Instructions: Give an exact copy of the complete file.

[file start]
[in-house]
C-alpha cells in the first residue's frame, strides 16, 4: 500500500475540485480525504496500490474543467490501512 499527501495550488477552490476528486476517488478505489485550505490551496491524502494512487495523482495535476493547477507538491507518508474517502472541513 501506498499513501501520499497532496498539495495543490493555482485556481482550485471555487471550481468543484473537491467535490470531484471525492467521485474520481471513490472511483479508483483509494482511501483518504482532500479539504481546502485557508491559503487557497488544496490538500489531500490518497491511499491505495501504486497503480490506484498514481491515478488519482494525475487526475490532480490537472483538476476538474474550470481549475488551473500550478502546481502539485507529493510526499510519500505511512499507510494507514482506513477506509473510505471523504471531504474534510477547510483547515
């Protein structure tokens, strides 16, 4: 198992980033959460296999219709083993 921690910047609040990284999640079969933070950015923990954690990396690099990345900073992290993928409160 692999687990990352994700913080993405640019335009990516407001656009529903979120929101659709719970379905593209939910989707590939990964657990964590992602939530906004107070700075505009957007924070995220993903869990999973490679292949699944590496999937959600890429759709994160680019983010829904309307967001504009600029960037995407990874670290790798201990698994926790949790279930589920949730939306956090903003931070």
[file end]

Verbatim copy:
[in-house]
C-alpha cells in the first residue's frame, strides 16, 4: 500500500475540485480525504496500490474543467490501512 499527501495550488477552490476528486476517488478505489485550505490551496491524502494512487495523482495535476493547477507538491507518508474517502472541513 501506498499513501501520499497532496498539495495543490493555482485556481482550485471555487471550481468543484473537491467535490470531484471525492467521485474520481471513490472511483479508483483509494482511501483518504482532500479539504481546502485557508491559503487557497488544496490538500489531500490518497491511499491505495501504486497503480490506484498514481491515478488519482494525475487526475490532480490537472483538476476538474474550470481549475488551473500550478502546481502539485507529493510526499510519500505511512499507510494507514482506513477506509473510505471523504471531504474534510477547510483547515
């Protein structure tokens, strides 16, 4: 198992980033959460296999219709083993 921690910047609040990284999640079969933070950015923990954690990396690099990345900073992290993928409160 692999687990990352994700913080993405640019335009990516407001656009529903979120929101659709719970379905593209939910989707590939990964657990964590992602939530906004107070700075505009957007924070995220993903869990999973490679292949699944590496999937959600890429759709994160680019983010829904309307967001504009600029960037995407990874670290790798201990698994926790949790279930589920949730939306956090903003931070």